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Student voices should be the loudest ones in your head.

Student voices should be the loudest ones in your head.

Too often, teachers are making choices about instruction and content delivery without truly thinking of their students. But, why is that happening? Shouldn’t all teachers be basing their lessons almost entirely on the needs of their students? Student voices should be the loudest ones in your head as you’re planning.

This podcast, by #MichEd host Brad Wilson, highlights what students want, what they’re looking for in school, and what makes them learn best. The majority of students discussed hands-on learning. This type of learning keeps students engaged, interested, and willing to do the work. They need the stimulation in order to retain and understand content. Students also talked about making choices. They want to make choices about topics they work with, pacing of content, peers they are in a group with, and how they demonstrate their knowledge. Isn’t this what teachers have been recently trying to push in the field of education? Why haven’t we just been listening to students?

One of the main points that I found so interesting is that students know how they learn best. As teachers, we shouldn’t take this away from them. We want our students to be skilled in metacognition and self-awareness. If our students understand themselves enough to know how they learn, then we need to let them learn in that way. Now, I know its near impossible in a classroom to let each student learn exactly how they want everyday, but the alternative is not to teach how we want to everyday instead. Teachers should be taking into account the learning styles of students and giving them the opportunity to learn in the way they learn best as often as possible. If the majority of your class consists of hands-on, visual learners, the majority of your lessons should be hands-on and visual. Give students options. They are capable of making decisions and should be encouraged to do so. The podcast highlights many students who know exactly how they learn, and who even noted that other students learn differently from them. If students have choices of how to receive content, we can engage so many more students than by forcing them to learn how we think they should learn.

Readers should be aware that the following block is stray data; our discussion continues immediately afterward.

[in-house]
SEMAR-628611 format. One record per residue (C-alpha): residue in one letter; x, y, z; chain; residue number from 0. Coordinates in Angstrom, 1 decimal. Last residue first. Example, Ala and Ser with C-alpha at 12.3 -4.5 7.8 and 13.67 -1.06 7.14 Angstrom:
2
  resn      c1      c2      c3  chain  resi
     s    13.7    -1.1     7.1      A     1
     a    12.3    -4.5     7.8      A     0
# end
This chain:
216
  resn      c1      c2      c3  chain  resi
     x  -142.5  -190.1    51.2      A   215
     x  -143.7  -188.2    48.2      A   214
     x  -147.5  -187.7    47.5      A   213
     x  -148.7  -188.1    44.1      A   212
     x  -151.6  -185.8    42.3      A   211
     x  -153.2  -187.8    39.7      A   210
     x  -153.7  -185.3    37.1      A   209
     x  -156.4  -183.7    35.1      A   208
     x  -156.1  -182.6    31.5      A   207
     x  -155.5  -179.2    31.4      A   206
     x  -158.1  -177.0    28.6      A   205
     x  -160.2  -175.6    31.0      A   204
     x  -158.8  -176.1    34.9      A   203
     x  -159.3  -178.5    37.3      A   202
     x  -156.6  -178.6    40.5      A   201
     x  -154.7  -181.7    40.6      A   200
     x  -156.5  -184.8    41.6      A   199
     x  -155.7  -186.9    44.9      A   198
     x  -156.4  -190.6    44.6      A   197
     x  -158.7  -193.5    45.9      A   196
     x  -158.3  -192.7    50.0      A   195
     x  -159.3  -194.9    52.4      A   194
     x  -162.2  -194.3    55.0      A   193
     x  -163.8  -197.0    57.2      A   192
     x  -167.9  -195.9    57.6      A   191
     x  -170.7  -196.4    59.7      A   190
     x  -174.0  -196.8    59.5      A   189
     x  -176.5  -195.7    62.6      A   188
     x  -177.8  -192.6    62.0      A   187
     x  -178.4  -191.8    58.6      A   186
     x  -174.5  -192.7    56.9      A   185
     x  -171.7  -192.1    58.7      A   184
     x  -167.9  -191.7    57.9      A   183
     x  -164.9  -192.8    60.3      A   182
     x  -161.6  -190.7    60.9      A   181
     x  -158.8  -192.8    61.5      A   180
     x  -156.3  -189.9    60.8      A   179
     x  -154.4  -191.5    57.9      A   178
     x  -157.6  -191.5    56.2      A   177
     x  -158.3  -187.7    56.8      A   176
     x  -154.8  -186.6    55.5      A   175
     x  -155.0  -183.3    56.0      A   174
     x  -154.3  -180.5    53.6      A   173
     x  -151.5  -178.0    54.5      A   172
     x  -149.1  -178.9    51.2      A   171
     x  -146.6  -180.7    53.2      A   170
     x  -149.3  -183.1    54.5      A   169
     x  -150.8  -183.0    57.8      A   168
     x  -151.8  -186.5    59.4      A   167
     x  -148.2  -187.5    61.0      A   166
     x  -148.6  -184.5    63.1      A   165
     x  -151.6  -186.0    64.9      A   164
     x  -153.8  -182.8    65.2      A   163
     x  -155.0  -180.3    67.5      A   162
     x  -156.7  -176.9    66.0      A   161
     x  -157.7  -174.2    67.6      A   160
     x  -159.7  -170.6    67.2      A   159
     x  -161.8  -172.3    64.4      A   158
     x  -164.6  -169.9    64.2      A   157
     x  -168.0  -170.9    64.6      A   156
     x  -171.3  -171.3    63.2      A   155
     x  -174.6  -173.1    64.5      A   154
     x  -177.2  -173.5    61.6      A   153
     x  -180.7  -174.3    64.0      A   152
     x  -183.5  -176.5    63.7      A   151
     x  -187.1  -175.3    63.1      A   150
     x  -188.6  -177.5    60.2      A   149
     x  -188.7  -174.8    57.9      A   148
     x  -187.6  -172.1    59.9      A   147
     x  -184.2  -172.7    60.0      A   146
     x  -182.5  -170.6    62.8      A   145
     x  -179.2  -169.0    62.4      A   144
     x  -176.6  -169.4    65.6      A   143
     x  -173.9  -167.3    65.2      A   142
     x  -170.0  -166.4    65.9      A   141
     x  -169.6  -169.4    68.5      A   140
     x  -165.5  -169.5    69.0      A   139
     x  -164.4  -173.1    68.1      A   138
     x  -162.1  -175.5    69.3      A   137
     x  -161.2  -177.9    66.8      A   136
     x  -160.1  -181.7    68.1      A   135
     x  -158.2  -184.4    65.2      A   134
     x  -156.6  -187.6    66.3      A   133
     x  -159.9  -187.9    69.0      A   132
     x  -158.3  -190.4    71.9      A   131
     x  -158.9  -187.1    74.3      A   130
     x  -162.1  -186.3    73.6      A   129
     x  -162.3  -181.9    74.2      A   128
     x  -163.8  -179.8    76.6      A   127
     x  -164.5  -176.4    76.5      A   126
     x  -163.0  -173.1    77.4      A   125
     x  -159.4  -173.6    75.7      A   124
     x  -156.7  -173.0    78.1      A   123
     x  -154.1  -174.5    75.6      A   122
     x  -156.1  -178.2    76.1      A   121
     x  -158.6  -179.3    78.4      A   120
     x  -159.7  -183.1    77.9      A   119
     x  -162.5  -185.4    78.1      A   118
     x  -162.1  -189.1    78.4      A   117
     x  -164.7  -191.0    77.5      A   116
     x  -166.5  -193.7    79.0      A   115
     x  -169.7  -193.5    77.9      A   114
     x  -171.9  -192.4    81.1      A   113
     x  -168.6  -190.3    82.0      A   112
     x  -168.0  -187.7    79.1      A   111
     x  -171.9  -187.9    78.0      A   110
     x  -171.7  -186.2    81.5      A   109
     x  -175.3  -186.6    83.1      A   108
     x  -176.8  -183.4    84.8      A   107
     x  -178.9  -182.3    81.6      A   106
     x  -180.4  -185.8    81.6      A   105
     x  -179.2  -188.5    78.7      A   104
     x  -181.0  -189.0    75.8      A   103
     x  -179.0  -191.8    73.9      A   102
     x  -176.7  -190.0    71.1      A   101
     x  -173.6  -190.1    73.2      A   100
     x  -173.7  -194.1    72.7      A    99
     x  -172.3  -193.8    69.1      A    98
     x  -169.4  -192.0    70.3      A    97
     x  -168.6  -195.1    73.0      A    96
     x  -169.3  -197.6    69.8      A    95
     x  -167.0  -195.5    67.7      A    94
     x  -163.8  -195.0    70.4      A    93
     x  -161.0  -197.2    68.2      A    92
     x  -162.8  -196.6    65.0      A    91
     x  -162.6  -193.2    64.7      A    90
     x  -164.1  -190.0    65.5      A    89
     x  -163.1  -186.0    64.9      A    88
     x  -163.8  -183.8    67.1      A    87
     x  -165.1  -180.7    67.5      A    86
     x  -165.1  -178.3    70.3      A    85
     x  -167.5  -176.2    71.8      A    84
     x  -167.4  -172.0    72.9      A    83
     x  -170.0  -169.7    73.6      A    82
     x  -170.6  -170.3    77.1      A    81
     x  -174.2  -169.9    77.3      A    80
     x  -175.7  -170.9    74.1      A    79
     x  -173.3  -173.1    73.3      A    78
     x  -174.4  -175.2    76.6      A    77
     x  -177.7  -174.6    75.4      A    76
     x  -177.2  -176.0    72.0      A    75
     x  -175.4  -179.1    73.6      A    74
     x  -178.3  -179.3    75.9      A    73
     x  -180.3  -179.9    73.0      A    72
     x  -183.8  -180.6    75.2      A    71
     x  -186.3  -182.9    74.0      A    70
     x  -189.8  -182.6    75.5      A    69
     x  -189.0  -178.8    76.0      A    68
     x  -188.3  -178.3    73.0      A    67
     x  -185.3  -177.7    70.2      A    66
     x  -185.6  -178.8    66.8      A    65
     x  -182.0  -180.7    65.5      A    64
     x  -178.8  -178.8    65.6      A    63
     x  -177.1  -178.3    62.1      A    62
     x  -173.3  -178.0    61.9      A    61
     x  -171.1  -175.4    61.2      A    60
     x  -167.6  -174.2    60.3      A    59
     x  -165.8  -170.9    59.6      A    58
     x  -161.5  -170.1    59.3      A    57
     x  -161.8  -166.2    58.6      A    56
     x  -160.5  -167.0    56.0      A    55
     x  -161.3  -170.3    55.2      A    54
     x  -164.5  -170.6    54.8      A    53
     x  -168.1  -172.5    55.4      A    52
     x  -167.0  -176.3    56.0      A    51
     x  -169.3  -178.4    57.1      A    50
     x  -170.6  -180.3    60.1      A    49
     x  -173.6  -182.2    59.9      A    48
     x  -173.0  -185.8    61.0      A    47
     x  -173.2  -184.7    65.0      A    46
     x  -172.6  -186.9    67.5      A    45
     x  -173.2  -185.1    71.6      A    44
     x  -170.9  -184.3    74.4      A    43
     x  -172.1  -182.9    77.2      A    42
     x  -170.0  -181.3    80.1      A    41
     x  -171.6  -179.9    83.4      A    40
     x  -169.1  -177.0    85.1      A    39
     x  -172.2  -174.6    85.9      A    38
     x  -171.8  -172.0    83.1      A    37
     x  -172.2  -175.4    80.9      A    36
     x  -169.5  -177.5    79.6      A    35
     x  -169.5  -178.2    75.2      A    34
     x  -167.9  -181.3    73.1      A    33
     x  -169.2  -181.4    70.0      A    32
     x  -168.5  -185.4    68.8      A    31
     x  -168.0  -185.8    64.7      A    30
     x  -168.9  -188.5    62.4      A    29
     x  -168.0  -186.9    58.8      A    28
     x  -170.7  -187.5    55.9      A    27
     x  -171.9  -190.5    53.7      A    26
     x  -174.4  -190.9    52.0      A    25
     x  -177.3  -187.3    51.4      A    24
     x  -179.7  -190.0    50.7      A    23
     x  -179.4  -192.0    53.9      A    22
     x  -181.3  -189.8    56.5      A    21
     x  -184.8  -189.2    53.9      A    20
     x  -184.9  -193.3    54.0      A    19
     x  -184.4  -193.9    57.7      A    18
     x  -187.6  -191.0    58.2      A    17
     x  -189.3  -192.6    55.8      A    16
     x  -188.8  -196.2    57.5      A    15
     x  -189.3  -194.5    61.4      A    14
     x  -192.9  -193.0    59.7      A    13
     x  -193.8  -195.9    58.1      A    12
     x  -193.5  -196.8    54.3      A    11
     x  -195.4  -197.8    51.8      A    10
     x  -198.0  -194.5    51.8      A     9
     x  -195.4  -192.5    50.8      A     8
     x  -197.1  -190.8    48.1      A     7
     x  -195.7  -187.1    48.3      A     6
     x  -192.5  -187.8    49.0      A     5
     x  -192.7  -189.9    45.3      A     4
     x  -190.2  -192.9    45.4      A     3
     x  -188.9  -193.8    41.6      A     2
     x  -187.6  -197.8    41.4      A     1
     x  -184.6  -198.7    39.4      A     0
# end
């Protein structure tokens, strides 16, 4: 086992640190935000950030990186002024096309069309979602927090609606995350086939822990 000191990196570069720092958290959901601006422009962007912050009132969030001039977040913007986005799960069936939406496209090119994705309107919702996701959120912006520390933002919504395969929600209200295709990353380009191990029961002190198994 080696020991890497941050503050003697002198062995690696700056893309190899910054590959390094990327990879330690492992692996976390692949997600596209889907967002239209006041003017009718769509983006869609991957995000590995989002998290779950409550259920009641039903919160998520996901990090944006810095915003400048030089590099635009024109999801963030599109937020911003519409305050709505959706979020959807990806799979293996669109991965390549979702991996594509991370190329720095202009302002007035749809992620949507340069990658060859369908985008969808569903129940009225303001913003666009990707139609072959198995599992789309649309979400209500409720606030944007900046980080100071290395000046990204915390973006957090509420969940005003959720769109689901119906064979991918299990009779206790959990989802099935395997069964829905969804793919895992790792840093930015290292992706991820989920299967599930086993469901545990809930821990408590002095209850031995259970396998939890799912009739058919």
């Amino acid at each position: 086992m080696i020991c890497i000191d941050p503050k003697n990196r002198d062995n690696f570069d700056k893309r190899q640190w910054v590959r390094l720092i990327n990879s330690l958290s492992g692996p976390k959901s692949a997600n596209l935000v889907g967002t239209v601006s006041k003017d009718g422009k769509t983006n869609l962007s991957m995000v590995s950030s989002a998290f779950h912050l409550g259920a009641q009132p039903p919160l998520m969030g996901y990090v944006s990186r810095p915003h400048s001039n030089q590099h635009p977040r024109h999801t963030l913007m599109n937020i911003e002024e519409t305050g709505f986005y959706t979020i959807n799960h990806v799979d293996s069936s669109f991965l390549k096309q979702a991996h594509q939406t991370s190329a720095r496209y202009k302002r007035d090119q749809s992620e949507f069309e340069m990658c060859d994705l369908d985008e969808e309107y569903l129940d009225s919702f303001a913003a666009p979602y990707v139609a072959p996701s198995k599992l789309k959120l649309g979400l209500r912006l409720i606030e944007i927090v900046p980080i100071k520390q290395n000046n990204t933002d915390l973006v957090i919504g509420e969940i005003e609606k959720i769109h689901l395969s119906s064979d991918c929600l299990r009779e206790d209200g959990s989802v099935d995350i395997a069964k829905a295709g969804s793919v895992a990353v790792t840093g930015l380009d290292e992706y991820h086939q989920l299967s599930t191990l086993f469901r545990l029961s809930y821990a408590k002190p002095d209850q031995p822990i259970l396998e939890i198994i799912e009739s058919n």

After all, our whole job is for them. Teaching is all about the student. Their voices should be the loudest we hear.

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